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Real Estate Trends to Expect This Summer 2022

The story of the real estate market over the last two years or so is one of the wild rides and strong performance metrics—at least if you’re a seller. Buyers may have a somewhat more frustrating response to the antics of the market. Rapidly evaporating inventory, skyrocketing values, and increasingly dramatic steps required to get an offer taken seriously—from skipping inspections altogether to making cash offers over the asking price, buyers have had to take drastic action sometimes to buy a home.

The overall projection for the rest of 2022 is simple: a market that’s cooling off and perhaps even heading back into somewhat saner, calmer waters. The hallmarks of the hot market won’t vanish overnight or even within a few weeks, of course, but it does seem apparent that things are settling down somewhat.

What other real estate trends can we expect this summer? Let’s explore what some of the top agents in the country have to say.

Another Interest Rate Boost from the Fed

The Fed has already promised to raise interest rates again soon in an attempt to stave off or slow down inflation and avoid a recession. Those rates may continue to fluctuate a bit, making it somewhat easier for buyers to close on a home, but this isn’t a case where an overinflated bubble is about to burst for everyone. If anything, recent rate increases will probably begin to stabilize.

What does this mean for you if you’re a buyer? Don’t try to time the market. Rather, explore the available inventory in your chosen market and make a reasonable offer when you find a suitable property. Waiting for your mortgage interest rate to drop even further is almost guaranteed not to work out the way you expect it to!

Prices Aren’t Going to Fall Off a Cliff—Probably

The same is true of home prices. While prices may be decreasing (slowly) in some markets already, they’re probably not going to drop sharply off a cliff. If anything, costs are rising as inflation coupled with high demand and low inventory continue to put pressure on markets everywhere. Increasing rents are also working to increase housing costs and even pushing people out of the market altogether.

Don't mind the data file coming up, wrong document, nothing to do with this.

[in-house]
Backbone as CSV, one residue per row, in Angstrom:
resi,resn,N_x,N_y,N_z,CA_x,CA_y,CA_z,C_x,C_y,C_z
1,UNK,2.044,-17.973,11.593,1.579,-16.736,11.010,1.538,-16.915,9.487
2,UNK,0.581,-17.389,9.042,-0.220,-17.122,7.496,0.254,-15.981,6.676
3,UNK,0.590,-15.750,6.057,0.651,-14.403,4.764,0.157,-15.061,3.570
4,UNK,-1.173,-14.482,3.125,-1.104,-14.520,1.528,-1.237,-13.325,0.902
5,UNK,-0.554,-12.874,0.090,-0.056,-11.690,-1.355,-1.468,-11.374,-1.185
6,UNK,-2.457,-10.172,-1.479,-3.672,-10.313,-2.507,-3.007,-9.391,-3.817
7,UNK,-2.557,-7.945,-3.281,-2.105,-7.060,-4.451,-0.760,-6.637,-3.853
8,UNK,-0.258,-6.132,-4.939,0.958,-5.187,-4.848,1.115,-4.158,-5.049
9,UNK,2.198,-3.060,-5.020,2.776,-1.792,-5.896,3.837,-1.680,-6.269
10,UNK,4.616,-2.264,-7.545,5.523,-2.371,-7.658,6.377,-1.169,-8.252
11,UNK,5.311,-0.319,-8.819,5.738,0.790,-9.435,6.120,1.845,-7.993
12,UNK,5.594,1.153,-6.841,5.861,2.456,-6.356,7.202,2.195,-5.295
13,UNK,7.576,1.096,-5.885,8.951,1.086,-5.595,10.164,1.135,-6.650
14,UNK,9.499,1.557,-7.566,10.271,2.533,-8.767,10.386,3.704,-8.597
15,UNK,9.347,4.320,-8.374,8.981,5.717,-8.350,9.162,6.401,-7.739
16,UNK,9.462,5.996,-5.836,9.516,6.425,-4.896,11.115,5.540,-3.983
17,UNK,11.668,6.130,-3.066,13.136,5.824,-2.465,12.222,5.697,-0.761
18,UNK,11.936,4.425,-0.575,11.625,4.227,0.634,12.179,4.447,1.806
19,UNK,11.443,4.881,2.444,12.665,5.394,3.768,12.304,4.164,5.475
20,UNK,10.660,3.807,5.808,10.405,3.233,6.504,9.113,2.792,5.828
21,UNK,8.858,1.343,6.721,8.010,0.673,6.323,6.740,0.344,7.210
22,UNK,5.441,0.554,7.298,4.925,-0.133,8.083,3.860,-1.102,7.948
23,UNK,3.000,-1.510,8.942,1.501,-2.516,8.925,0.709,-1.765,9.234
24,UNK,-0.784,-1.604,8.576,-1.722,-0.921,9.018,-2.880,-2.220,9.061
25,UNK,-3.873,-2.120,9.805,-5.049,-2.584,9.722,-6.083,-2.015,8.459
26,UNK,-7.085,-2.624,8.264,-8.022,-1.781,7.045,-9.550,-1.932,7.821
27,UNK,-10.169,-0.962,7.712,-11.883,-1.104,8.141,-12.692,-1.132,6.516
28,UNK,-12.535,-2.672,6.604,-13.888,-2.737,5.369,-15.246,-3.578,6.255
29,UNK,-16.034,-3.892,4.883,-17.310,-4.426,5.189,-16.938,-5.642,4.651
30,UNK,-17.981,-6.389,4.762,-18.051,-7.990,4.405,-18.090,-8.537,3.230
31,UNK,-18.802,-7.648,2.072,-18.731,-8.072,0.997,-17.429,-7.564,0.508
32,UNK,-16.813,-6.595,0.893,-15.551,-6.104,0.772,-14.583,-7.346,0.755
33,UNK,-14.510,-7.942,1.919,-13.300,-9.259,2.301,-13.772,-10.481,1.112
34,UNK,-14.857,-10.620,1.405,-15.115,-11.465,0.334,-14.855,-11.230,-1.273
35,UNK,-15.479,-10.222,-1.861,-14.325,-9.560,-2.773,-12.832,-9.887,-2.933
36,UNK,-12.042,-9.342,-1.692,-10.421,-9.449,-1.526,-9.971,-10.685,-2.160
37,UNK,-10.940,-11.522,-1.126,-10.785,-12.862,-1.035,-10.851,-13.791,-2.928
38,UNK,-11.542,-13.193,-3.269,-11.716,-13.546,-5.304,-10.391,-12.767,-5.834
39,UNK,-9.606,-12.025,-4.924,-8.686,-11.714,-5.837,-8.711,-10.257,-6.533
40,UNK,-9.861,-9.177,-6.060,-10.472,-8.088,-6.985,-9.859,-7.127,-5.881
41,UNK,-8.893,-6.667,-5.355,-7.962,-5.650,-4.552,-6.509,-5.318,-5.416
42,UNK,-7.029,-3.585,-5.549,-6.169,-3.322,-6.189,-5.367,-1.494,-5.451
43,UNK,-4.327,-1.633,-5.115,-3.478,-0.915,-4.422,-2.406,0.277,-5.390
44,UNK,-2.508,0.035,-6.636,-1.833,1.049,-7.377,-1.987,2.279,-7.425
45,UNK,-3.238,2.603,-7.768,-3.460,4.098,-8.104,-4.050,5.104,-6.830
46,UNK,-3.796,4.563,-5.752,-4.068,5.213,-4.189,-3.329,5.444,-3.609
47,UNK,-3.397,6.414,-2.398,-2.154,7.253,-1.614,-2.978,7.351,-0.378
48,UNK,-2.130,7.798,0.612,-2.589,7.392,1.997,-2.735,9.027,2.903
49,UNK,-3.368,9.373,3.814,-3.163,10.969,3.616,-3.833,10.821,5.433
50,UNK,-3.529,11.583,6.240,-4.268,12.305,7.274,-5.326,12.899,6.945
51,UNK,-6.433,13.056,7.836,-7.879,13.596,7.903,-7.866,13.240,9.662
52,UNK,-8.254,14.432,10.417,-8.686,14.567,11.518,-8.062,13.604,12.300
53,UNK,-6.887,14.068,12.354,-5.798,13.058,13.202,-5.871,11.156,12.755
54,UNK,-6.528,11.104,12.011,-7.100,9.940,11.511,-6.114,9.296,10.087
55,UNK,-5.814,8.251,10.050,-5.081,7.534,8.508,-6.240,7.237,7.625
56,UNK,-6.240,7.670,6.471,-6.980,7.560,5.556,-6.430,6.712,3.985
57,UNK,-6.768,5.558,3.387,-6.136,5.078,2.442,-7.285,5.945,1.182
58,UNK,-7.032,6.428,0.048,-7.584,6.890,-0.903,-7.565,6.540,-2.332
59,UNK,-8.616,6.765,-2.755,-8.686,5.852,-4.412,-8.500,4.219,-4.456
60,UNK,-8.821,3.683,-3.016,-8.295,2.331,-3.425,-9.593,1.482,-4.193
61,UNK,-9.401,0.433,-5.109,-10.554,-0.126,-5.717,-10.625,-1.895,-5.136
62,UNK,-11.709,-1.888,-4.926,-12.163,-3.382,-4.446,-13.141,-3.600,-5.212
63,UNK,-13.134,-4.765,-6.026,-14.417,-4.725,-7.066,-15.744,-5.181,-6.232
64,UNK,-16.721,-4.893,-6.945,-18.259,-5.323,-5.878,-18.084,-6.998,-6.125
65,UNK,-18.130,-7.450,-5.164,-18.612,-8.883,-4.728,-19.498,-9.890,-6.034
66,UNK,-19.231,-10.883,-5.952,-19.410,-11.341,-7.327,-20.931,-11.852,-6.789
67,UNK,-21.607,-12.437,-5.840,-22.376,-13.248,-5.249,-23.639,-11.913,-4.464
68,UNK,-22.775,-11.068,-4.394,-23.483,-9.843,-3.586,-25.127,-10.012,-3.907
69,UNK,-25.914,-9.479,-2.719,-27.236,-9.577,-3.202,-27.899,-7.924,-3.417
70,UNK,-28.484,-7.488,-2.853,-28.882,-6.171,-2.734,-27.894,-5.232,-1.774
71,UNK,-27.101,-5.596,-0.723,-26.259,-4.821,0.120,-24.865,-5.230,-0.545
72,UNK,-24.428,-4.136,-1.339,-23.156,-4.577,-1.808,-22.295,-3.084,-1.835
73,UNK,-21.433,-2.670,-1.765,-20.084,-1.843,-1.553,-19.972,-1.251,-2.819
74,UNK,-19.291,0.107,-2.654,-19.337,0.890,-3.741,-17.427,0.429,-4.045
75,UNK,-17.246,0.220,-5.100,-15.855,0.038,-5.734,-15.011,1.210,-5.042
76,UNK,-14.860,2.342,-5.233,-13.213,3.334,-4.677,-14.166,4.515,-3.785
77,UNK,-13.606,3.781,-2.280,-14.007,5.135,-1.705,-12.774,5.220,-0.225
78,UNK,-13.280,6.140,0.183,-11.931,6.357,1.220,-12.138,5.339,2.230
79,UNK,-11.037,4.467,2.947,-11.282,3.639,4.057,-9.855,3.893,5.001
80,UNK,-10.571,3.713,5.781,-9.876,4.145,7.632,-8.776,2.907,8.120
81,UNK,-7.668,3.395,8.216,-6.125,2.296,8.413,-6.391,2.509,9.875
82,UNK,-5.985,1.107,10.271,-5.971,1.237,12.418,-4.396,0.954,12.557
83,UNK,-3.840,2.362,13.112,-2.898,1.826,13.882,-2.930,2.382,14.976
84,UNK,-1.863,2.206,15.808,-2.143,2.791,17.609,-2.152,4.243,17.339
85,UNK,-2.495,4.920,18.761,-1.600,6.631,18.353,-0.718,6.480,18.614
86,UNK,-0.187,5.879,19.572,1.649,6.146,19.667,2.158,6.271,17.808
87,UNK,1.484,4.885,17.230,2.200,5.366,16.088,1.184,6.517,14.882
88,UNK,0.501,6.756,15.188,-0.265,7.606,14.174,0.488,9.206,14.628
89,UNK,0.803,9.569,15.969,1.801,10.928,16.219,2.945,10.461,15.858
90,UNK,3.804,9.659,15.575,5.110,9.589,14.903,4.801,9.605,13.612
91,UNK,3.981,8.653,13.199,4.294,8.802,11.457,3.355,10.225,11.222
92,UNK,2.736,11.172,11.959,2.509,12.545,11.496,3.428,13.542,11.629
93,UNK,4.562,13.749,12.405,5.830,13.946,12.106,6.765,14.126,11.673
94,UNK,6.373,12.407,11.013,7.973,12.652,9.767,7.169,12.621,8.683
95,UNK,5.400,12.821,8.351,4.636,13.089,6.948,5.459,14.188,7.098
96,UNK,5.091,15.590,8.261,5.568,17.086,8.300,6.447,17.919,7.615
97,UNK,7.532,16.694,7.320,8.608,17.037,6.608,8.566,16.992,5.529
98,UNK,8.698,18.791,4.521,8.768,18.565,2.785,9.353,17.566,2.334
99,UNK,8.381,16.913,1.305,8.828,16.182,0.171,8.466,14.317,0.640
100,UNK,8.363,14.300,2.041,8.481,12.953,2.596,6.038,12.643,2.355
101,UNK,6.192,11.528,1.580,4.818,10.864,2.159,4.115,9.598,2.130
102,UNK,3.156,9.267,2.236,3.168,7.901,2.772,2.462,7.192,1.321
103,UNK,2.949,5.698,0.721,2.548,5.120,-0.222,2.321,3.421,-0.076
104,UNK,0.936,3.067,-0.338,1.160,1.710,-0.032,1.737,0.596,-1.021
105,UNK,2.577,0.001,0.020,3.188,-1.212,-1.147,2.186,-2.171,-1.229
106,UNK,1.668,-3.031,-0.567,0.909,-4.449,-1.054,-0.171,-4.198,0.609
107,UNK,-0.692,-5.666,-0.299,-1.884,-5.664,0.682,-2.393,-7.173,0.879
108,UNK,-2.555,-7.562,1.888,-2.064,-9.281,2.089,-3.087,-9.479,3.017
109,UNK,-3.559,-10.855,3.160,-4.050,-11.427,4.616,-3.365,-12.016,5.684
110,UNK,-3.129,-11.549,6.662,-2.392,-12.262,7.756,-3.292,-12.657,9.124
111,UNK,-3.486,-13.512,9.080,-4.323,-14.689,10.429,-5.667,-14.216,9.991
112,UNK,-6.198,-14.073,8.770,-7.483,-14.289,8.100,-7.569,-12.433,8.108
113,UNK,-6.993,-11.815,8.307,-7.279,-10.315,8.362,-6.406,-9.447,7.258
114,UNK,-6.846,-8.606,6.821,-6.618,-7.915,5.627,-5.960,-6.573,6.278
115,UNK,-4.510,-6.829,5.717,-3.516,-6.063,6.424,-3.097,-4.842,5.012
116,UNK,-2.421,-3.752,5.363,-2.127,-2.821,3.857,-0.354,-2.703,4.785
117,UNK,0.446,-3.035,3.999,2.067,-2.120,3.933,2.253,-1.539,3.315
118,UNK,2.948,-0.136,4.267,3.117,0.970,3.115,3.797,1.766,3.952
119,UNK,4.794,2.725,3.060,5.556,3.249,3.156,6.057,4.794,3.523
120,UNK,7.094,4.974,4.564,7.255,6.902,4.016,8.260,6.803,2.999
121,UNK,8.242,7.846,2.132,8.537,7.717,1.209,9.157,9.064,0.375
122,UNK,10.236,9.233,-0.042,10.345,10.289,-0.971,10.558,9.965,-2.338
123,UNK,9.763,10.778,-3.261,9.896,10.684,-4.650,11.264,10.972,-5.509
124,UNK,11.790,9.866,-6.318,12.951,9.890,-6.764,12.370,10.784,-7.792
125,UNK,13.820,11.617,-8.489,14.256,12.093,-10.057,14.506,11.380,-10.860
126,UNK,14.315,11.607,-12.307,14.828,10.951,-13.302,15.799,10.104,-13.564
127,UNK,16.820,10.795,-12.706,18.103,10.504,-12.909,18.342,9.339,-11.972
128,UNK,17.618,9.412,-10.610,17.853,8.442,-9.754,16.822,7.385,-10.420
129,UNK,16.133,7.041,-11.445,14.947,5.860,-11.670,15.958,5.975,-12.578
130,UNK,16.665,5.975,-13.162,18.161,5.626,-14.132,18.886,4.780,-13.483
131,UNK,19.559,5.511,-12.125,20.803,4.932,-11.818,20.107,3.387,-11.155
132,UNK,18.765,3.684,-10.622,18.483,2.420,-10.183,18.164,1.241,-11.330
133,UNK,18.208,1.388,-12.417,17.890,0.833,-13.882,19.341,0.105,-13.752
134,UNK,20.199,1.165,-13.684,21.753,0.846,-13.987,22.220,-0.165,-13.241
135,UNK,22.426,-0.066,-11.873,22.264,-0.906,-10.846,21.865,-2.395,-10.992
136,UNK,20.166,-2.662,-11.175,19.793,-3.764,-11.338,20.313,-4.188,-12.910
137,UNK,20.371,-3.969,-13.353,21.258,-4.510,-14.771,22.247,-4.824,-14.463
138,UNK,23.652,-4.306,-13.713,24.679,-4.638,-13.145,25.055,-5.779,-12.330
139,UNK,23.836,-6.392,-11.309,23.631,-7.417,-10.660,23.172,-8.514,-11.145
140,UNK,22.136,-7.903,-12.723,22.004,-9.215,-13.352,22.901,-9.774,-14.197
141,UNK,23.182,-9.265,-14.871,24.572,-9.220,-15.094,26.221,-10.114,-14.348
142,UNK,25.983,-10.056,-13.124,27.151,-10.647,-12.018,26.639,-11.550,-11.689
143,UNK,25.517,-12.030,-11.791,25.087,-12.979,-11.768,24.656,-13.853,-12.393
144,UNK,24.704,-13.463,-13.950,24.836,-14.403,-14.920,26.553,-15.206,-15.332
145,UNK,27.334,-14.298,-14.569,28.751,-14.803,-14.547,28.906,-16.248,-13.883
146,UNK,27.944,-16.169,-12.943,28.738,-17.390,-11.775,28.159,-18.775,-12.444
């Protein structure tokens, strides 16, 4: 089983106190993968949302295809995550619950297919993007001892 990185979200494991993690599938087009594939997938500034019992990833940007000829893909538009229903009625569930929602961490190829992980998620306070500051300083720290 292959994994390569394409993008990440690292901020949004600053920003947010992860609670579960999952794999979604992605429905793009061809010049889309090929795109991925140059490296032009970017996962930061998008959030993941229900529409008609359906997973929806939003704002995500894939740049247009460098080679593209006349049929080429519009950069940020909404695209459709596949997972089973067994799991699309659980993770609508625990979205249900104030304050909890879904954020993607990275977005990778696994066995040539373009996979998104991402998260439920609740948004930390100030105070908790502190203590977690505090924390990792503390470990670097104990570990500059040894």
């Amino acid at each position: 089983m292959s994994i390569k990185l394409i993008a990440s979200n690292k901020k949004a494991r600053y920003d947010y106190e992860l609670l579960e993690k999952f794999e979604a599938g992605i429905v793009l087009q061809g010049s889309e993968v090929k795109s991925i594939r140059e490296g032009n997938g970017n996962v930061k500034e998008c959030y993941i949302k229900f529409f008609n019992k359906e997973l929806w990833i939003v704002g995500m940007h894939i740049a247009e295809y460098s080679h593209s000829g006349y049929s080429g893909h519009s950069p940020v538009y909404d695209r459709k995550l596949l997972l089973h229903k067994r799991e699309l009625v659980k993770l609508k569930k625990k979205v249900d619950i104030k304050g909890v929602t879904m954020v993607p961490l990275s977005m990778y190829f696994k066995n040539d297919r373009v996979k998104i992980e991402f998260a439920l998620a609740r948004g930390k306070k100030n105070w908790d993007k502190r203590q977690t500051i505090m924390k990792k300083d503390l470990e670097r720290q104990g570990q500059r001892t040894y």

So the bottom line is that prices may not fall a lot, but they’ll probably stop increasing by quite so much. The end result of all that pressure has been a decrease in the total number of homes sold. That may continue or even increase if prices or interest rates (or both) continue to experience even slight increases.

Inventory Will Open Back Up

The total number of homes available for sale will probably grow, although not dramatically. Homeowners will continue to be persuaded to sell given those rising housing costs. If they have a lot of equity accumulated in their homes, the temptation to sell and realize that profit may be quite persuasive, especially given global inflation and rising costs.

This means that at least one of the factors driving potential buyers out of the market will ease up on them and perhaps entice them back in. However, as always, purchasers and sellers alike should engage based on their own careful assessment of their personal and financial circumstances. Avoid trying to ride some impossible-to-predict wave, and focus on what’s right for you.

Not a Buyer’s Market Quite Yet

While home shoppers can expect some positive developments over the next few months, it’s crucial not to let your expectations run away with you. This isn’t a buyer’s market, and it isn’t likely to be for another year or two yet. We’re still experiencing low inventory in most hot markets.

Yet it’s also true that the only real market you should be concerned with is the geographical market of the town and neighborhood you want to live in. Focus on evaluating that area and form a strong relationship with a qualified and experienced real estate agent in the area. Let your realtor be your guide through the vagaries and changing landscape of the real estate market in that area.

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